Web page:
A Macabre Race Car

December 26, 2011 § Leave a comment

An Austin Healey racing car involved in motor sport’s worst-ever accident is expected to sell for nearly £1 million after being discovered in a garage.

The car was hit by a Mercedes-Benz travelling at 150mph during the Le Mans 24-hour race in 1955. The Mercedes took off and crashed into the crowd, killing the driver and 83 spectators. After the accident the Austin was impounded by the French authorities. The current owner bought the car in 1969 for £155. The pre-sale estimate is £800,000, on top of which there will be premiums and tax, bringing the total to £1 million.

Despite the car’s macabre history and tired condition enthusiasts are expected to fight over it because of its rarity. It was one of three Austin Healeys built for the 1955 Le Mans and took part only because a French lorry wrote off the vehicle the team had planned to use.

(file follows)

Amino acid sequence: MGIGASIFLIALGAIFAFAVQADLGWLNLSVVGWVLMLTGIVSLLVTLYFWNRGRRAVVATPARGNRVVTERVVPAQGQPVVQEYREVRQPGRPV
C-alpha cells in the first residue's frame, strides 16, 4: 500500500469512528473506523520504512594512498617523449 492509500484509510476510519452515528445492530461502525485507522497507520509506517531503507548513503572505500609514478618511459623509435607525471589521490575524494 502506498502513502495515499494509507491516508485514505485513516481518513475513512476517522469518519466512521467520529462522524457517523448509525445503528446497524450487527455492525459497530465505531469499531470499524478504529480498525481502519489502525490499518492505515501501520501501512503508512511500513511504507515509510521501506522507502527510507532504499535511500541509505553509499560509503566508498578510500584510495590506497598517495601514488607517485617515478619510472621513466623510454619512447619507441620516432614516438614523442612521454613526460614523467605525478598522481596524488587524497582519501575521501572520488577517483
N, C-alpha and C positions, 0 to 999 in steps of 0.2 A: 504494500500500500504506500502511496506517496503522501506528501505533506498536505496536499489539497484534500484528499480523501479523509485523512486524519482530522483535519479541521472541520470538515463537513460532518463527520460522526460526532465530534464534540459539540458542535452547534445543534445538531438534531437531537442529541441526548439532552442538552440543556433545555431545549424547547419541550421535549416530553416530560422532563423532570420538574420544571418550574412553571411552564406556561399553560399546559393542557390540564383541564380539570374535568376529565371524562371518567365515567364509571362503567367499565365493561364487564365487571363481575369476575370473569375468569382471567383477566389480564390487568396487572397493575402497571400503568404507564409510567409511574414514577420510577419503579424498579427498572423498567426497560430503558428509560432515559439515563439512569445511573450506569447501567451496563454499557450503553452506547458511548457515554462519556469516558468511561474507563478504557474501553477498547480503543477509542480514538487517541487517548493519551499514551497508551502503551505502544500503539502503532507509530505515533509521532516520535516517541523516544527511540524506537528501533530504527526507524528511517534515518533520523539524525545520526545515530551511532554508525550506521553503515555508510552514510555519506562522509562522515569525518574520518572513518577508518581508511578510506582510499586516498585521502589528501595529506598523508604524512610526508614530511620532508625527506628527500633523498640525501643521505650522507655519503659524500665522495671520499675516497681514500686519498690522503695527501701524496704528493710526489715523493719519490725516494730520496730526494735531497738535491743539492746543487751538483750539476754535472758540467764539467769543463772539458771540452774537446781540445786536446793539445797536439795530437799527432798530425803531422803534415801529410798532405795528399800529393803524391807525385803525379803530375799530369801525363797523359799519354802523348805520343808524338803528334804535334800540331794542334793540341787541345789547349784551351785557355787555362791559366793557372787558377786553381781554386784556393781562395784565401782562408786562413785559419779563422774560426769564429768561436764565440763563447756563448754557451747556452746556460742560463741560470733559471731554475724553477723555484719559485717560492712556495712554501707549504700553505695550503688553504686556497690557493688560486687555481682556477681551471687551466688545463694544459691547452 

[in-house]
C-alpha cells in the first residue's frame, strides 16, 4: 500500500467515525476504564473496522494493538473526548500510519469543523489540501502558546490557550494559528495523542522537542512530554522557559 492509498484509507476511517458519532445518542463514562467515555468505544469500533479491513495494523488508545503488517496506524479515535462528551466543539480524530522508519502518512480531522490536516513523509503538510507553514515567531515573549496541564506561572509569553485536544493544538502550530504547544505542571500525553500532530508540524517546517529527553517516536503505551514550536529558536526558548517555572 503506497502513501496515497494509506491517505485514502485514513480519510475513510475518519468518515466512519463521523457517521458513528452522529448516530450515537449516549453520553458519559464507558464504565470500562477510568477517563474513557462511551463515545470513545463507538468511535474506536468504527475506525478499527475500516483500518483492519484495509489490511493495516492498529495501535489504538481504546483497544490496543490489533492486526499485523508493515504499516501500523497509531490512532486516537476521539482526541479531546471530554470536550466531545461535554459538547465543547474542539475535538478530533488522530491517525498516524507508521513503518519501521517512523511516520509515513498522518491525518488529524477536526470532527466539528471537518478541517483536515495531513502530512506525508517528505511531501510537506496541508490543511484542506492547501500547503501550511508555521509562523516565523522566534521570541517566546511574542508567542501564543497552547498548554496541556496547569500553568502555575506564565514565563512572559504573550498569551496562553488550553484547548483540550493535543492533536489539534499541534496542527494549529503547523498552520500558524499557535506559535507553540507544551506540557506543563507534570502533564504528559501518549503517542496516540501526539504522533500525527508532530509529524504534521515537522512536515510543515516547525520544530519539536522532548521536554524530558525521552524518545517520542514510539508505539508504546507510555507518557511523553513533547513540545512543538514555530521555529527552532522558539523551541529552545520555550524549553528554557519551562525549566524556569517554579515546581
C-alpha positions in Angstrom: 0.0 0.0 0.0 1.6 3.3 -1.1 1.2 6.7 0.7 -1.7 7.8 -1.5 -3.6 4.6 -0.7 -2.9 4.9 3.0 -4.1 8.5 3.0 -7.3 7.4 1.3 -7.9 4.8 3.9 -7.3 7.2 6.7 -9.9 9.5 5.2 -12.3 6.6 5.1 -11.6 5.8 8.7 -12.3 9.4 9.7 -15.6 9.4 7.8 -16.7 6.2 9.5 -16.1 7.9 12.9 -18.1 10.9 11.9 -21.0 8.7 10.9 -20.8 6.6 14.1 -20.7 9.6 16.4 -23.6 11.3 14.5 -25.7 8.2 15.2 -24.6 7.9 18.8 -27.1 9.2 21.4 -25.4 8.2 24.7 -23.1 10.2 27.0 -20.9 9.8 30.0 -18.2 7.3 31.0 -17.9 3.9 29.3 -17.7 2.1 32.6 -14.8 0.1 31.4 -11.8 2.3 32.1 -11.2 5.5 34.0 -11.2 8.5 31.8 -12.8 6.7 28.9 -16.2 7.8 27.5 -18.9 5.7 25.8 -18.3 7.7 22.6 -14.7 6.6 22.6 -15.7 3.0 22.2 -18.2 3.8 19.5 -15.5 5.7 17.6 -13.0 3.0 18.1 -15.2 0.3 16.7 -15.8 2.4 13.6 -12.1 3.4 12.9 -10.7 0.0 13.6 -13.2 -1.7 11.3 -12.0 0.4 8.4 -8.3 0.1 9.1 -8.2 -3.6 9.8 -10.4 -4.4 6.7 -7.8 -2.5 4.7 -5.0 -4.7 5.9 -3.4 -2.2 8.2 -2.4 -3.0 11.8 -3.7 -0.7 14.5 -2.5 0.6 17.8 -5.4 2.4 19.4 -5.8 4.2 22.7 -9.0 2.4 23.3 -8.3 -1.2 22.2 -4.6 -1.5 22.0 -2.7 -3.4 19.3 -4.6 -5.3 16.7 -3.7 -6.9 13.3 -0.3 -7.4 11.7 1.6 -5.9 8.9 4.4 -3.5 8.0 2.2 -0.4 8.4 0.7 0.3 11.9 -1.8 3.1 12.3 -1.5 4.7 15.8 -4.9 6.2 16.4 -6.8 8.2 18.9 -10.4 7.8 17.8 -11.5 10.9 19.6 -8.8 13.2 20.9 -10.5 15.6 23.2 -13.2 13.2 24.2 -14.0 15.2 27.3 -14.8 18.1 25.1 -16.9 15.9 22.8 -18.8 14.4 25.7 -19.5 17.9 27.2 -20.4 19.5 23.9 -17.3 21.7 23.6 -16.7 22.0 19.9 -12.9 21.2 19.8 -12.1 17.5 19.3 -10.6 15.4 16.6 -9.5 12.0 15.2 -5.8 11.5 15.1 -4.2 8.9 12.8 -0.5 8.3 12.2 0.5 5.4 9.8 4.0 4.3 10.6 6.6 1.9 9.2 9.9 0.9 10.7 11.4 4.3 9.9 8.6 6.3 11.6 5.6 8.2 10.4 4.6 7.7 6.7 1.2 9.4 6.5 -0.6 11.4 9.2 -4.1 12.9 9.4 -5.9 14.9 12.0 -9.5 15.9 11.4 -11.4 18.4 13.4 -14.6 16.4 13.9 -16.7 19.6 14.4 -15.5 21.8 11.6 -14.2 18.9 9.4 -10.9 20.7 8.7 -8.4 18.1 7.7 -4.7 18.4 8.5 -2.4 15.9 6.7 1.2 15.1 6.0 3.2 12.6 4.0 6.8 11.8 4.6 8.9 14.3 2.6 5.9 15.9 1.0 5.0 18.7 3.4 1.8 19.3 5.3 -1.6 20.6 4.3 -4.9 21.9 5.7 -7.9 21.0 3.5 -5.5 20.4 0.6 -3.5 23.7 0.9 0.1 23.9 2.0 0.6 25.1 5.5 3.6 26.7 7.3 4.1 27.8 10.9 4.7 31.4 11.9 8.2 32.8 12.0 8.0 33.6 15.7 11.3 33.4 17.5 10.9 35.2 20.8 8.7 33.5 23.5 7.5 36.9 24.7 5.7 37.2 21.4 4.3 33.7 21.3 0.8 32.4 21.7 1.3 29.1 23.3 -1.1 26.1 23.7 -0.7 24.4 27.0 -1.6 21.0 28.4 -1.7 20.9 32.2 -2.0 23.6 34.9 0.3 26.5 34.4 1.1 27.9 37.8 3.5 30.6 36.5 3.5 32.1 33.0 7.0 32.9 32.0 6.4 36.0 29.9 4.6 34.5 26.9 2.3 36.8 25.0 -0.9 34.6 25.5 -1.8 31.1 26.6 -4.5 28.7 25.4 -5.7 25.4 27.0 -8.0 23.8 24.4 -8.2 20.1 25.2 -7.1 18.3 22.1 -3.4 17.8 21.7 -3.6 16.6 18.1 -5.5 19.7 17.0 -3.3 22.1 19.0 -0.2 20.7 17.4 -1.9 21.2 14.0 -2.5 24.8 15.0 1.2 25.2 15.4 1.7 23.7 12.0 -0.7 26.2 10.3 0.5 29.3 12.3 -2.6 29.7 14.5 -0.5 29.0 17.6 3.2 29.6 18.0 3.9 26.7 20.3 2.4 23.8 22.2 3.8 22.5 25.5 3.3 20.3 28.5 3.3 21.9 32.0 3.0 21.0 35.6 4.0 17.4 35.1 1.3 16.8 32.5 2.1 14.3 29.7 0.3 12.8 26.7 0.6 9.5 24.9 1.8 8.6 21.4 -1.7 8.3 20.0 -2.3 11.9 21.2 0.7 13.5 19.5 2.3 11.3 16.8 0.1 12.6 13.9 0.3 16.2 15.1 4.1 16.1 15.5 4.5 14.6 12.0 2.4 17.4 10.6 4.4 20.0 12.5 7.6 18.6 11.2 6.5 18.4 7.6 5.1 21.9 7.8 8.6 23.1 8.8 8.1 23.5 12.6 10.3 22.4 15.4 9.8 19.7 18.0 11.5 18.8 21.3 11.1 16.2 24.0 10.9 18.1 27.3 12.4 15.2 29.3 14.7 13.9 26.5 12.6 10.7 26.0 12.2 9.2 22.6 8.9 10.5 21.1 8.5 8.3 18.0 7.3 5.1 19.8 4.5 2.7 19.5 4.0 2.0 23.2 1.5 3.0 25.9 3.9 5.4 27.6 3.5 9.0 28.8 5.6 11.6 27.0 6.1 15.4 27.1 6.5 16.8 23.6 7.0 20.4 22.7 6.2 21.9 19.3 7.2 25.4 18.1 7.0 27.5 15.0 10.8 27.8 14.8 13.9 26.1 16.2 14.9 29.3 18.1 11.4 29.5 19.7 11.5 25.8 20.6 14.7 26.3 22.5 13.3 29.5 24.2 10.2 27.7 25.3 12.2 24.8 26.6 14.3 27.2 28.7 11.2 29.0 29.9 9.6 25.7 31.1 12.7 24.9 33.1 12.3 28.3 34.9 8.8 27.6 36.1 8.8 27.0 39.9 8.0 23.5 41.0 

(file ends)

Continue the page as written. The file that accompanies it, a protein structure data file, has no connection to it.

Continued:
The fatal accident occurred when Lance Macklin, in the Austin, had to swerve to avoid a Jaguar and was struck by Pierre Levegh in his Mercedes. One hundred and twenty spectators were also injured.

James Knight, from Bonhams which is selling the car at auction in Weybridge, Surrey, today, said: “It wasn’t the car that caused the crash, it was a chain of events that led to it. Mike Hawthorn [in the Jaguar] overtook the Austin-Healey then realised that he had to stop for the pits. He swerved in front of Macklin and braked hard. Macklin had nowhere to go.

“The accident was tragic but a catalyst for many changes in safety.”

Mercedes withdrew from racing until the 1980s and the sport was banned in Switzerland.

Levegh’s co-driver, John Fitch, became an advocate of major safety improvements and began actively developing safer road cars and racing circuits. At the Le Mans circuit the grandstand and pit areas were demolished and rebuilt.

The inquiry into the accident exonerated Macklin. The car was released by the French authorities the following year and returned to England.


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